Virginia T. Romero

Nobody taught me how to make pottery. My mother made pots. I used to cook and do housework, but I saw her make them. I never thought I would touch the clay. Then one day my husband and my father went for clay. My father gave me a bag of clay and told me, “Daughter this will give you all you need—food, clothing and money.” And, you know, he was right. – Virginia T. Romero, 1989

Virginia T. Romero’s story provides a glimpse into the centuries-old traditions at Taos Pueblo (dating from 1350) and into the lives of its women. The daughter of Jose Pablo and Teodorita Martinez Trujillo, Virginia was born on ancestral land in September 1896. Her parents named her Pop Tő, which means “Flower House” in her native Tiwa language. By age 10, Virginia had learned to cook and take care of the house. Her training in the traditional ways of her tribe was interrupted by an educational system that took her away from her family before she entered her teens.

In the early 1900s Virginia attended Santa Fe Indian School. Her father would take a day to drive his team of horses 19 miles to Pilar, New Mexico, the nearest train stop. The Denver & Rio Grande, completed in New Mexico in 1890, transported supplies, food and passengers, including Pueblo children who traveled between their reservations and boarding schools.

The U. S. government established these schools in the 1880s as part its country-wide assimilation program. The goal was to educate and indoctrinate Indian children into mainstream American culture by removing them from their homes and placing them in boarding schools. The isolation from their families caused homesickness and heartbreak. Away from home except for summers and Christmas holidays, the children missed out on the rich social and ritual life of their homelands. Thousands of young people suffered under the strict, harsh regimentation of an unfamiliar system. The Santa Fe Indian School, founded in 1890 as 1 of 25 off-reservation institutions, was charged with educating children from Southwest tribes. Geronima Cruz Montoya from San Juan Pueblo described her unhappy early experiences at the Santa Fe school:

We were not allowed to speak our native language. If we did we were punished, which made us feel ashamed of being Indians. It was a military type of school and we did a lot of marching—to meals, to assembly, to church, to salute the flag at sunrise. We did enough marching to last a lifetime.

When Virginia attended the Santa Fe institution, 60% of the 300 students came from the 18 northern and southern Pueblos, the rest consisted of Navajo, Hopi and other Southwest tribes. On the first day of school, boys and girls were separated and children assigned into companies by age group. The curriculum, taught in English, included arithmetic, geography, writing and history. Adjunct to academics, the children also received vocational or industrial training. Virginia and her classmates learned sewing, cooking, laundry and other housekeeping skills.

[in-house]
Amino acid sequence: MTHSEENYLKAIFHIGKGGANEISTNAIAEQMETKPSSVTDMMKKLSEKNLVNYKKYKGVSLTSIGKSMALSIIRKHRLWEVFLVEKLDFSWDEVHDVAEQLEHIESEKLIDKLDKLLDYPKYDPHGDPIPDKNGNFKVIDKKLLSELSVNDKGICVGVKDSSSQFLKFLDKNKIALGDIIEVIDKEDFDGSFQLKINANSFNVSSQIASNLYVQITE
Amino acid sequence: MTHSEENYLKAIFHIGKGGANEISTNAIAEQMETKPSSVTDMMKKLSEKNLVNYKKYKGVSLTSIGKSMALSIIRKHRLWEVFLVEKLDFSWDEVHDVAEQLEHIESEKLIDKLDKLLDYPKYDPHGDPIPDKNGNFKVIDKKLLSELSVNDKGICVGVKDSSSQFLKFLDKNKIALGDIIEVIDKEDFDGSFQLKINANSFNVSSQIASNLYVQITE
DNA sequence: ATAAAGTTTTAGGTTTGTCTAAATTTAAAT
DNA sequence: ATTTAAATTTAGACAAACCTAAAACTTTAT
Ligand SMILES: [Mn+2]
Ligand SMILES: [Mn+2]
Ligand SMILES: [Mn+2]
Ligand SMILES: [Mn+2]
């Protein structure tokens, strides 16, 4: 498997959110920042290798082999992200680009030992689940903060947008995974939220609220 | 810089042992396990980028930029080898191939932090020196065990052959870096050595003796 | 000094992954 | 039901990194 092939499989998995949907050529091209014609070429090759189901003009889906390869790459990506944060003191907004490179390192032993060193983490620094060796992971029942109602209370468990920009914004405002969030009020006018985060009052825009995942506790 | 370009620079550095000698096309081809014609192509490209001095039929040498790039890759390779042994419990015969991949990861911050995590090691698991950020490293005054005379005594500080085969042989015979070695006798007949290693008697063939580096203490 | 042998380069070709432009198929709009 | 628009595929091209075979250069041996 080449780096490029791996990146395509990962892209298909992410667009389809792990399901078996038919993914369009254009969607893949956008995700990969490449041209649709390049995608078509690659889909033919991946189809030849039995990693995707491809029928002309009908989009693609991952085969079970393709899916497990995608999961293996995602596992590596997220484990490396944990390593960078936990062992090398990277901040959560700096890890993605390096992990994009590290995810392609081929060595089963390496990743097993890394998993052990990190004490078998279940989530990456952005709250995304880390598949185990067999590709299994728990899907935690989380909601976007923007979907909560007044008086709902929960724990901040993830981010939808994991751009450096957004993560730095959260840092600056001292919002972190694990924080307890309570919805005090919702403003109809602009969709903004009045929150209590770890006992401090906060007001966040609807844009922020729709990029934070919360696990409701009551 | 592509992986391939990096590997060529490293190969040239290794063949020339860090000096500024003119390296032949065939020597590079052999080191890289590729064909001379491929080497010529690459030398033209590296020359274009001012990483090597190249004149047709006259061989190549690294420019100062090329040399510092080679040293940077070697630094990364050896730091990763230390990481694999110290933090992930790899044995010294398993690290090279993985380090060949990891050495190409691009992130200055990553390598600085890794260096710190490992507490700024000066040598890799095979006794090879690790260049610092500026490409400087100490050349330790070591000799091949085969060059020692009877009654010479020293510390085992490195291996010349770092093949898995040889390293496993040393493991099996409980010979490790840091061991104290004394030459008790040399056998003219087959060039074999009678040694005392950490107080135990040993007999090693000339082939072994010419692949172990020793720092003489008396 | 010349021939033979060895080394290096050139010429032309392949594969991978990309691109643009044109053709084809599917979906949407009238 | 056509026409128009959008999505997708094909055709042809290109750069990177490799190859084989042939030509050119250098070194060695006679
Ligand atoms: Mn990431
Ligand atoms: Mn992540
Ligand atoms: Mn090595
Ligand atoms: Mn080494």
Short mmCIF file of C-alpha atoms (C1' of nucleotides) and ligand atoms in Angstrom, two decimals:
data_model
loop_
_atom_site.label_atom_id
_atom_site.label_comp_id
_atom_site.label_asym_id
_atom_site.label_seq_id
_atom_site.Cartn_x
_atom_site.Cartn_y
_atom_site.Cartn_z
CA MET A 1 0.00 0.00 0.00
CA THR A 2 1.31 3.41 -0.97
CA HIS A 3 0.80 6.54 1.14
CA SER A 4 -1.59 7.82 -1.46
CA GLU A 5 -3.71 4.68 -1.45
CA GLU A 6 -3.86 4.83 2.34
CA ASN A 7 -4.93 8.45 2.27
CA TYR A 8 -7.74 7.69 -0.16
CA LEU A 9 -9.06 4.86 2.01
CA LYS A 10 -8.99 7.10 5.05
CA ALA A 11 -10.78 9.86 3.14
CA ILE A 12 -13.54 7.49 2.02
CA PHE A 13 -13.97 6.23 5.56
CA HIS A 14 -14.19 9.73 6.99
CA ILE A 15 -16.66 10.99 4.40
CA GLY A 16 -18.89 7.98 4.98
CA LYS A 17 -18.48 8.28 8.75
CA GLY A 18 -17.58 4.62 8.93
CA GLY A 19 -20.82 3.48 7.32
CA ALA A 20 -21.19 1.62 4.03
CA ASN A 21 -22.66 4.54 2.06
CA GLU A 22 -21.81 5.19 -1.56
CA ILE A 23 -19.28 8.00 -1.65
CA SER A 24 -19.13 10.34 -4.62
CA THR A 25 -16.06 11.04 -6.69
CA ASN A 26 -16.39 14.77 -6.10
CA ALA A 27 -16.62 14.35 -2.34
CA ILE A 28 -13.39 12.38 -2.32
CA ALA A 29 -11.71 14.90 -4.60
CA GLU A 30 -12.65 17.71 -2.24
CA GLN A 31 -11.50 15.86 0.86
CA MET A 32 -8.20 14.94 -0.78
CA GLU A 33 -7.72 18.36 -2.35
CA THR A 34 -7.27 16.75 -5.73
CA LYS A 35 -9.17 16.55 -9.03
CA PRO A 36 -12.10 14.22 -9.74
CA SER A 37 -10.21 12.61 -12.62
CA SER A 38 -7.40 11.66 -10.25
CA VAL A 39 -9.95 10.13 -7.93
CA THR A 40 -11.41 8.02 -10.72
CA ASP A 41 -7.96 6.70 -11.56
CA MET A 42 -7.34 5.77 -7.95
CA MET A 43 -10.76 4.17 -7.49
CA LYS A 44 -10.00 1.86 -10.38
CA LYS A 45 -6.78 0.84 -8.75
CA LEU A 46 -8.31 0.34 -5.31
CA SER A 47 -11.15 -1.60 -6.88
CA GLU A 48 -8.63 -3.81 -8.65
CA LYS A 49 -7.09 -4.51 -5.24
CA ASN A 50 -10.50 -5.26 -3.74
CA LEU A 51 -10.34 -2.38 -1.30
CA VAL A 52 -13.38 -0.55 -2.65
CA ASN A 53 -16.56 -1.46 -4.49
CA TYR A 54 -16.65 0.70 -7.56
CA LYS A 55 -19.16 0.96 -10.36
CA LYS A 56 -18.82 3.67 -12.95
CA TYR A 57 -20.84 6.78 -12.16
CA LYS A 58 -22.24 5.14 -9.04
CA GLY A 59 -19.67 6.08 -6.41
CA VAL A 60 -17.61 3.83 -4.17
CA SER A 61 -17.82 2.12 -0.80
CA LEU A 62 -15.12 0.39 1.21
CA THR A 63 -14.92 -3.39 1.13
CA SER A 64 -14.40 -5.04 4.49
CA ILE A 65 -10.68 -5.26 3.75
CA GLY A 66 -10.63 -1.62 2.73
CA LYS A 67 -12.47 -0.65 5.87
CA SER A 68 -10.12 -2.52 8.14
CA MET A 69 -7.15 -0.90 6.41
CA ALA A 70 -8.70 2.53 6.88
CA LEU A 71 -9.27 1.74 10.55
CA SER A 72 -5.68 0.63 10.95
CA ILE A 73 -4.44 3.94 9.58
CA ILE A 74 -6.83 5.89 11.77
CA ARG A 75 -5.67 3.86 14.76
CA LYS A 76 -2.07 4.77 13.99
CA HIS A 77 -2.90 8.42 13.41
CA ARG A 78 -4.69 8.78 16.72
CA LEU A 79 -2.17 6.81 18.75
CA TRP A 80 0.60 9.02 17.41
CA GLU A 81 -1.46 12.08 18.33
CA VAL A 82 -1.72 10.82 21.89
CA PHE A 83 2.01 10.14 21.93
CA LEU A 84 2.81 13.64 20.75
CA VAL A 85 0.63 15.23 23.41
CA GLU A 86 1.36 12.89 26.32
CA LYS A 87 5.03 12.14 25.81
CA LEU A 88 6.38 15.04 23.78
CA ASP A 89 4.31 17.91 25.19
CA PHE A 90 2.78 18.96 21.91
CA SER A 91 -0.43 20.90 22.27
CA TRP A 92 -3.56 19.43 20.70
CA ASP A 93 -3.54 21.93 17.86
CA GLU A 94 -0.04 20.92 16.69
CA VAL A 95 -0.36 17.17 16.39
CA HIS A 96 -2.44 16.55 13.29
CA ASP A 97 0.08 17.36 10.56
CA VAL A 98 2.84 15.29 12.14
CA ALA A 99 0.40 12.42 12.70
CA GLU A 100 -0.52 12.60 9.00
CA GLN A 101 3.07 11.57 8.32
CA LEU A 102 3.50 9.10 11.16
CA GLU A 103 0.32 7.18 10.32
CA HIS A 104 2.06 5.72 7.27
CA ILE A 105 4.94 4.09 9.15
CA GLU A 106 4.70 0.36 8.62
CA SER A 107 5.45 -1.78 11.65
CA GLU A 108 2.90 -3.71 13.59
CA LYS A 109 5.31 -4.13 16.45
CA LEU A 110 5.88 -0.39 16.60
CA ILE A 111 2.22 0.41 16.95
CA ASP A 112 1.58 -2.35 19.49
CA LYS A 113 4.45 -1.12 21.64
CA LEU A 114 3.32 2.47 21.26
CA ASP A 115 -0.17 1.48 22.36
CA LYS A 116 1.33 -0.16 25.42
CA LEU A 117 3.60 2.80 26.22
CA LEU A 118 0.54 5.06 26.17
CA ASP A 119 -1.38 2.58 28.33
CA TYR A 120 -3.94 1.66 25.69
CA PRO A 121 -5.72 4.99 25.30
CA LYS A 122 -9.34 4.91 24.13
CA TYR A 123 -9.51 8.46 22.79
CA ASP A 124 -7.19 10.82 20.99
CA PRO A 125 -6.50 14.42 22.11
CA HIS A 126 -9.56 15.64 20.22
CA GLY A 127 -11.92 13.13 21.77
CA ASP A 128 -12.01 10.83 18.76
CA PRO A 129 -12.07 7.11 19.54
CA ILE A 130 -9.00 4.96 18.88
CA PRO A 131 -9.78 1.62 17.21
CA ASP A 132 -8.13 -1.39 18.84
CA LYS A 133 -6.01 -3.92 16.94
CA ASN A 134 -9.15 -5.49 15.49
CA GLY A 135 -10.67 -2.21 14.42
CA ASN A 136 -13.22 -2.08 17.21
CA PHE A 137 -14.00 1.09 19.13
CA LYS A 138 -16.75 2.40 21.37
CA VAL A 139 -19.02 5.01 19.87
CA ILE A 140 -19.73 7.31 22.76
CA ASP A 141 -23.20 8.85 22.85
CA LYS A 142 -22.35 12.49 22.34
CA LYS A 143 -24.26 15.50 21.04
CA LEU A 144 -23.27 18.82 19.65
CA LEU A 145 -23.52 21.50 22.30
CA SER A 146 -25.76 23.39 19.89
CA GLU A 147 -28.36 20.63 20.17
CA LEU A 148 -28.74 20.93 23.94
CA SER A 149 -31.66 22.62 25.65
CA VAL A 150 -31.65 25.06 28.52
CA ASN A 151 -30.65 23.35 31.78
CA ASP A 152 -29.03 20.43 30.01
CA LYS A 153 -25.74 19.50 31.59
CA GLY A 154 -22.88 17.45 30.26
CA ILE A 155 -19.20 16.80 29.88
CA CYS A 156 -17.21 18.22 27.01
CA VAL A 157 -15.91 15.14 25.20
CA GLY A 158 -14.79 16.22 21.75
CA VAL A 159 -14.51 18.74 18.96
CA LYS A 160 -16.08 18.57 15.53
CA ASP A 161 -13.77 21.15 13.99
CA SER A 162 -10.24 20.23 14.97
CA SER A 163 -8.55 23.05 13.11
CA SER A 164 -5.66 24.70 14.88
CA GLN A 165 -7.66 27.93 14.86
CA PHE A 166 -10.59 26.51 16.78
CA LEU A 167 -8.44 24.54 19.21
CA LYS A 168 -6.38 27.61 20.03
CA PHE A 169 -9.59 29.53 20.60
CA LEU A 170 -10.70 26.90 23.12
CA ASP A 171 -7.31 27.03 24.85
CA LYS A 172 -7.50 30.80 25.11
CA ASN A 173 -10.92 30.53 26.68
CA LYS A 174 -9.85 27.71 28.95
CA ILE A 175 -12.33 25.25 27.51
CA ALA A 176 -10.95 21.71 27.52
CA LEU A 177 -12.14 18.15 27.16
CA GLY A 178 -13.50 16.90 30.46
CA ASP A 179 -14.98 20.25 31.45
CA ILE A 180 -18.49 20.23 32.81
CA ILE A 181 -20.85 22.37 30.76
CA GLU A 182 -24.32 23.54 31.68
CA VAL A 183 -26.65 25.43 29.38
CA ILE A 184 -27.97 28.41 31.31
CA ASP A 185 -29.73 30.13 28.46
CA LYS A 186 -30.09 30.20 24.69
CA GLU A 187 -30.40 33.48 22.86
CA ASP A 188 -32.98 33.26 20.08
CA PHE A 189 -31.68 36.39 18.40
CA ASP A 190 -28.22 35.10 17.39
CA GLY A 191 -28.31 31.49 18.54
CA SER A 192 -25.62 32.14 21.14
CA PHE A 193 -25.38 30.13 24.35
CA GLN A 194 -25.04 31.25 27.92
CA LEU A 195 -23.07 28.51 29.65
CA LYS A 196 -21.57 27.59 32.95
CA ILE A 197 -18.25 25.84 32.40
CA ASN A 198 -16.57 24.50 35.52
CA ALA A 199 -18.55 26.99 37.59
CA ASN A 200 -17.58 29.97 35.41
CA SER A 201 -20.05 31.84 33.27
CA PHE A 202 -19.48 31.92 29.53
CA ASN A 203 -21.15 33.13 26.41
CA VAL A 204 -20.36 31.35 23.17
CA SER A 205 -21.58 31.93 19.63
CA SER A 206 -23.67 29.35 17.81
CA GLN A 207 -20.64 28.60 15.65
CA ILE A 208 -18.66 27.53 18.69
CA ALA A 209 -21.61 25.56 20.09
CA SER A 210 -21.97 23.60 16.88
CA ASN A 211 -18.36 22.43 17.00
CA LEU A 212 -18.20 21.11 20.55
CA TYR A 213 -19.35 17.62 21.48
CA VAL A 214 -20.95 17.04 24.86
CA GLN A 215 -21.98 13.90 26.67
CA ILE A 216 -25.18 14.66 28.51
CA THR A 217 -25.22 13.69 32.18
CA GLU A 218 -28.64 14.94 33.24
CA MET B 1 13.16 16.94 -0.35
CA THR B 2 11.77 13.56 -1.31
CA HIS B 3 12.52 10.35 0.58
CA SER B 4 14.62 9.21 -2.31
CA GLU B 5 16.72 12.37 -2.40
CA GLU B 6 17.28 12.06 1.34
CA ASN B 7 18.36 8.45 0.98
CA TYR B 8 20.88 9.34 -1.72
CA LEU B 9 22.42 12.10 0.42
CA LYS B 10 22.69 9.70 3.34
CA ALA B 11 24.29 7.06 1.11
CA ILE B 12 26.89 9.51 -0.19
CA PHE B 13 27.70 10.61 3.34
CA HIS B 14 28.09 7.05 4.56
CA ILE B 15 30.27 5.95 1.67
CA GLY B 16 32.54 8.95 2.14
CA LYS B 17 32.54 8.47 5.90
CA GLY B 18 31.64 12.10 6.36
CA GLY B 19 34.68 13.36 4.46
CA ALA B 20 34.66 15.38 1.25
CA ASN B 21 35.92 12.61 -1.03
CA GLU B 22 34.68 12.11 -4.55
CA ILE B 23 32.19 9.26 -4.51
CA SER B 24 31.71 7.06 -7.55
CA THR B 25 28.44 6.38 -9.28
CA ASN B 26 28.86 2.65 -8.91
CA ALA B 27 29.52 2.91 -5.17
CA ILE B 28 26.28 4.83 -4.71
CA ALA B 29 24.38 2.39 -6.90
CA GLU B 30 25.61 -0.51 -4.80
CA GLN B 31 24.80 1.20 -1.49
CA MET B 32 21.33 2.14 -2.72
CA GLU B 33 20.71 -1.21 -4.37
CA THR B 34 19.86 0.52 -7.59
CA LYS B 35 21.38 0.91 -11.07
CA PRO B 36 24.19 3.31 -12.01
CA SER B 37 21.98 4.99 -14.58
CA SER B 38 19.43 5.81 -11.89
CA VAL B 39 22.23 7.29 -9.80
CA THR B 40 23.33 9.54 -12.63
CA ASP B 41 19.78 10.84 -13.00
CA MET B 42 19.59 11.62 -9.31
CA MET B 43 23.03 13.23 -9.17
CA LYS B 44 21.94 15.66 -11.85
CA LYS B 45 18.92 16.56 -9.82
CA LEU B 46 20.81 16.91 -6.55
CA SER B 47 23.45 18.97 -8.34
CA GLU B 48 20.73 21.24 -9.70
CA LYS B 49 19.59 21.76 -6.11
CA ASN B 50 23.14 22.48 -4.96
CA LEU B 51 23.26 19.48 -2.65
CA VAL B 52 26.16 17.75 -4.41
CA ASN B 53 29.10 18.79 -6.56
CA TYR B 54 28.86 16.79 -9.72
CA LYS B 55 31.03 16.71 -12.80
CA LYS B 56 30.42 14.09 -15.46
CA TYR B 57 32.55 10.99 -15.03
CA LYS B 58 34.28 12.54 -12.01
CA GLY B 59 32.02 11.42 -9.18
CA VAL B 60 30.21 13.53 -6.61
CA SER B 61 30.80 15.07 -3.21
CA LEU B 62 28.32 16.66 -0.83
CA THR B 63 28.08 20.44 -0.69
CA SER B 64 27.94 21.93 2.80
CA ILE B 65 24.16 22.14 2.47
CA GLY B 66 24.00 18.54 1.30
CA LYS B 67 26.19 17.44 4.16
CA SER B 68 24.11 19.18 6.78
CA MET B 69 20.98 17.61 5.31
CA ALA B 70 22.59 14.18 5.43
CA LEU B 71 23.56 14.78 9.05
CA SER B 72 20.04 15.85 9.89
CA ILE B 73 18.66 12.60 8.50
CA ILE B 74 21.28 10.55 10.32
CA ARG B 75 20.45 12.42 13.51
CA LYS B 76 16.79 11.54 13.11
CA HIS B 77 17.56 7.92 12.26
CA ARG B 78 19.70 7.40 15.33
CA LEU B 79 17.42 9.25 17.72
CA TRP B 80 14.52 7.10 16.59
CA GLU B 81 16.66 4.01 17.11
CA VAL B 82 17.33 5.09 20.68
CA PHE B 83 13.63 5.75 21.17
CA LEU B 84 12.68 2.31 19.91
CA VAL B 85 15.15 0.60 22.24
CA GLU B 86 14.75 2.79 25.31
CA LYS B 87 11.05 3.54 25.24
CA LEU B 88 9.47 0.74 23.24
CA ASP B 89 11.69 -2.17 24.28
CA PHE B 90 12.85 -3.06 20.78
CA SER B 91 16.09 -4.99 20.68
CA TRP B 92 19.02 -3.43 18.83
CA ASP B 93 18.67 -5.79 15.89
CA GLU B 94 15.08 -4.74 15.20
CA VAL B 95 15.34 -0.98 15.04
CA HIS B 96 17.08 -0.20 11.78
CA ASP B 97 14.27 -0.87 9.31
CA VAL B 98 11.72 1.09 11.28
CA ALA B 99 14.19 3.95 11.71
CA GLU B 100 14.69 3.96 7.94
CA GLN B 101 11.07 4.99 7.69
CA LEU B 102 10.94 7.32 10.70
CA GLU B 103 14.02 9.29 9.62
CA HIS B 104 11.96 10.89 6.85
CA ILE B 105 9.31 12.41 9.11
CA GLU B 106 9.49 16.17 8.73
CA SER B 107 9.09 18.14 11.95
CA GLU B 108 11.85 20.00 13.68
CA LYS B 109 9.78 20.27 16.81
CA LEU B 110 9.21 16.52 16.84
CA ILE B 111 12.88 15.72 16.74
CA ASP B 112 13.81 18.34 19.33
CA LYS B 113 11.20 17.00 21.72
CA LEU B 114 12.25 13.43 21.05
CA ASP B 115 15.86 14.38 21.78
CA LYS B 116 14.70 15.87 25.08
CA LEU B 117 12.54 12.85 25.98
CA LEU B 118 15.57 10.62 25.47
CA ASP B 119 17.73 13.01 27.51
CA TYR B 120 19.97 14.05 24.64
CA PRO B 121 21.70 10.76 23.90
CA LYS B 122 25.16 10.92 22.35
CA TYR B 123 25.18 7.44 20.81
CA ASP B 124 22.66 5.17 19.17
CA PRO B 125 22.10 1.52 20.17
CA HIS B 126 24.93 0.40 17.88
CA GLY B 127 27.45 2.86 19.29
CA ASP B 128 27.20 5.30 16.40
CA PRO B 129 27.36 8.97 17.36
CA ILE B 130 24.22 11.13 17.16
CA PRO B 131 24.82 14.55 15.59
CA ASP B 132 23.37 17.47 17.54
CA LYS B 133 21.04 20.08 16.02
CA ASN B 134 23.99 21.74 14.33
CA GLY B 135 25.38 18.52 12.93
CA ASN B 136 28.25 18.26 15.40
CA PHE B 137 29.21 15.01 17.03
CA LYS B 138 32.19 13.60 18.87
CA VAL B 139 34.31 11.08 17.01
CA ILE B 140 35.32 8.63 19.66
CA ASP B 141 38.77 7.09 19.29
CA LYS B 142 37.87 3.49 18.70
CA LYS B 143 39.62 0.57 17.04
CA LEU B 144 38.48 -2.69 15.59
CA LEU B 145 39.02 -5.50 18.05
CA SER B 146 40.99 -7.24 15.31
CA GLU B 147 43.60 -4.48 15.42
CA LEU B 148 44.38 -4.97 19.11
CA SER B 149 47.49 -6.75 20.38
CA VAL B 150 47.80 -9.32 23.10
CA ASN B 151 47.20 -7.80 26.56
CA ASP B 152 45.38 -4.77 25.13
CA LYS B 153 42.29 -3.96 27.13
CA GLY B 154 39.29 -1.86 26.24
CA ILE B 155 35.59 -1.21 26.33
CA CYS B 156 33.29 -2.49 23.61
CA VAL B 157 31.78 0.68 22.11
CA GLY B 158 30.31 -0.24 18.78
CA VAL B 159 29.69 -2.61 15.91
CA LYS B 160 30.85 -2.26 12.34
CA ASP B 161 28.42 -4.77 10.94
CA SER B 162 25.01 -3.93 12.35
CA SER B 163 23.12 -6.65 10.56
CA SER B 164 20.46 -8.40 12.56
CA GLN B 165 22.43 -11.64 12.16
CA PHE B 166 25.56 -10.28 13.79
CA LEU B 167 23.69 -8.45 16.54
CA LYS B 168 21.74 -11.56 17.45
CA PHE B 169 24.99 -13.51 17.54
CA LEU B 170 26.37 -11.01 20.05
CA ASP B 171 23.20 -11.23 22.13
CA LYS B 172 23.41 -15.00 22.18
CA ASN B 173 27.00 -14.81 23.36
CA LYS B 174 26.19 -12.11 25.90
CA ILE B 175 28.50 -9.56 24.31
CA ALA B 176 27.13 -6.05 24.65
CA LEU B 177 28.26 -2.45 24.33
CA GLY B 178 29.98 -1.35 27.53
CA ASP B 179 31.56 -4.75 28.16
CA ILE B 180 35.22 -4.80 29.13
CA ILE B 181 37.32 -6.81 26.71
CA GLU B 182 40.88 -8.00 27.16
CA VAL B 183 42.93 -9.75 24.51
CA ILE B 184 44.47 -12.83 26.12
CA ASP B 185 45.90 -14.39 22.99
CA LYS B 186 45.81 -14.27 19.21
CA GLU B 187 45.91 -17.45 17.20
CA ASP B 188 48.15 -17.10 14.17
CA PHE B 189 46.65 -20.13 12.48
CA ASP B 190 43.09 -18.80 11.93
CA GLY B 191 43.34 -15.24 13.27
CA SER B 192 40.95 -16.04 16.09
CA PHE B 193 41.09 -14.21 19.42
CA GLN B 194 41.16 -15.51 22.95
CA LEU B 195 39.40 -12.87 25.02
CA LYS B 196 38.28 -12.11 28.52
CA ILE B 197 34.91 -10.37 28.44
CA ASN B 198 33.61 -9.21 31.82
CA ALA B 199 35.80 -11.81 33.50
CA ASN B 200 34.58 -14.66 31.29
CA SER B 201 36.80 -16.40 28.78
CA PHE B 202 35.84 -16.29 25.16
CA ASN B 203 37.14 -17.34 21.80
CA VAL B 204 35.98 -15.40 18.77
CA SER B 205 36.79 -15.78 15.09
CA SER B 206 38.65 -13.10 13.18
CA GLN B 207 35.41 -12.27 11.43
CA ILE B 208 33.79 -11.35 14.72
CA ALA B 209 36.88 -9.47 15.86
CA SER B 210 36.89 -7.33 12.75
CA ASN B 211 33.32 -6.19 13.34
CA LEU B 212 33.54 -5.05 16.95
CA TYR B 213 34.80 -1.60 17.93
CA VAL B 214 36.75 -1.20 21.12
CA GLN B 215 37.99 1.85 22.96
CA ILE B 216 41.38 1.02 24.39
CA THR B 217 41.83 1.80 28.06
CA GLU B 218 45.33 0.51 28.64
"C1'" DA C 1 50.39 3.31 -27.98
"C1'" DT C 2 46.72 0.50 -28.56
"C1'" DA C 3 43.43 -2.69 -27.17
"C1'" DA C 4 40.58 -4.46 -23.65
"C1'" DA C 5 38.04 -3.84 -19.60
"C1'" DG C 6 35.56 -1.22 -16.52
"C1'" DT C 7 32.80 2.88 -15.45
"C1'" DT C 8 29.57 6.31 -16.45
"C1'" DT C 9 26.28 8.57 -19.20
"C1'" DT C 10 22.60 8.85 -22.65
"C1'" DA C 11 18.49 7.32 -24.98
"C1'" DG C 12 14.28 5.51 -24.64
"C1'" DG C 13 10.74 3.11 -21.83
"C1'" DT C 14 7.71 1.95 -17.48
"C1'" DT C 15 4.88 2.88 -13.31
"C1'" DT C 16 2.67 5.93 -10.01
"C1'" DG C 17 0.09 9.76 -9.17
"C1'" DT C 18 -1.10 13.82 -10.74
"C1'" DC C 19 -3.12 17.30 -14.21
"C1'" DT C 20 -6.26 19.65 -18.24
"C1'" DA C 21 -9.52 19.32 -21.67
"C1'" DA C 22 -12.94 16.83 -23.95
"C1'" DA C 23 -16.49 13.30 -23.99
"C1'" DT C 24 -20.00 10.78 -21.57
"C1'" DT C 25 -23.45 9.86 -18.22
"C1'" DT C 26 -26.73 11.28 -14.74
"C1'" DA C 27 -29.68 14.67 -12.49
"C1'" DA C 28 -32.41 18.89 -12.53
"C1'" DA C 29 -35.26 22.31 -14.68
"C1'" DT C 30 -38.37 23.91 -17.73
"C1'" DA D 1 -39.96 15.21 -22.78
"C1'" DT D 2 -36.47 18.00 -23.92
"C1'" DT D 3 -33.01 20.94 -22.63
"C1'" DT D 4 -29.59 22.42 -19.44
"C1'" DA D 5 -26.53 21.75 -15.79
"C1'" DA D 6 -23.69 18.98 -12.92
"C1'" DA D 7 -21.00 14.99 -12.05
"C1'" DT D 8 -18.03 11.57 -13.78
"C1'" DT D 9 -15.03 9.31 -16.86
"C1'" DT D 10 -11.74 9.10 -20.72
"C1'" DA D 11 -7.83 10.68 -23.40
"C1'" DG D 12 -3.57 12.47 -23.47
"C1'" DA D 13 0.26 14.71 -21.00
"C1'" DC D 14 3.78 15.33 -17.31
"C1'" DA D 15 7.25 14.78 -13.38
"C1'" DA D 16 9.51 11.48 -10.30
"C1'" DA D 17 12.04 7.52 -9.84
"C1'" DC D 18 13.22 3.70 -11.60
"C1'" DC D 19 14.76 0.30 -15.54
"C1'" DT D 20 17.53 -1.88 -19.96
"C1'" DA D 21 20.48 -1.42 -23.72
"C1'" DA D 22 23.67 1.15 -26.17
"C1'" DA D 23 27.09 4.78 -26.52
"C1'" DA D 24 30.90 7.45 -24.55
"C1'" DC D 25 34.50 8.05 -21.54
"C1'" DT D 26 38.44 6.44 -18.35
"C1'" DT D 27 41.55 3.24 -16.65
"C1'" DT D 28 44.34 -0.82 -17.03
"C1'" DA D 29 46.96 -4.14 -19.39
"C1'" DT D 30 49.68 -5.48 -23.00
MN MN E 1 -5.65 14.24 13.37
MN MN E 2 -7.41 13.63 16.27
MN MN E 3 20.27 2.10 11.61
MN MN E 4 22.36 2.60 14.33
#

This training served Virginia in many ways. When she returned to Taos Pueblo, she married José de la Cruz Romero, widely known as Joe D. Romero, in 1920. The couple had ten children—Marina, Rose, Felipita, Jimmy, Paul, Catherine, Josephine, Tony, Teresita and Angelino—and Virginia used her sewing skills to make clothes for the entire family. Virginia was a gifted linguist. Besides her native Tiwa, she spoke Spanish and English. (Her family used to call her “Virginia Tech” because of her formal education.) As she was fluent in English and Spanish and could write in both languages, she served as interpreter for the tribal government.

Virginia devoted most of her time, however, to the welfare of her husband and children. Like most Taos Pueblo men of the time, Joe D. farmed to provide for his family. The main crops were corn, wheat, and oats. He and his sons worked the fields used by their family for centuries. They plowed the fields with horses, then dropped seeds into the soil. The men moved continuously, working the wheat in one plot and oats in another, and checking the corn growing in yet another field. Irrigating, hoeing, and weed control occupied them from sunrise to sunset. Virginia walked to the fields from their home on the south side of the pueblo to bring lunch to the men cultivating the fields. After their picnic of fresh, hand-made tortillas, pinto beans and green chilis, she returned home and with her daughters resumed the daily household tasks: laundry and other household chores, tending the vegetable garden, and baking bread in the hornos (outdoor beehive ovens made of adobe) until the time came to prepare the family’s evening meal.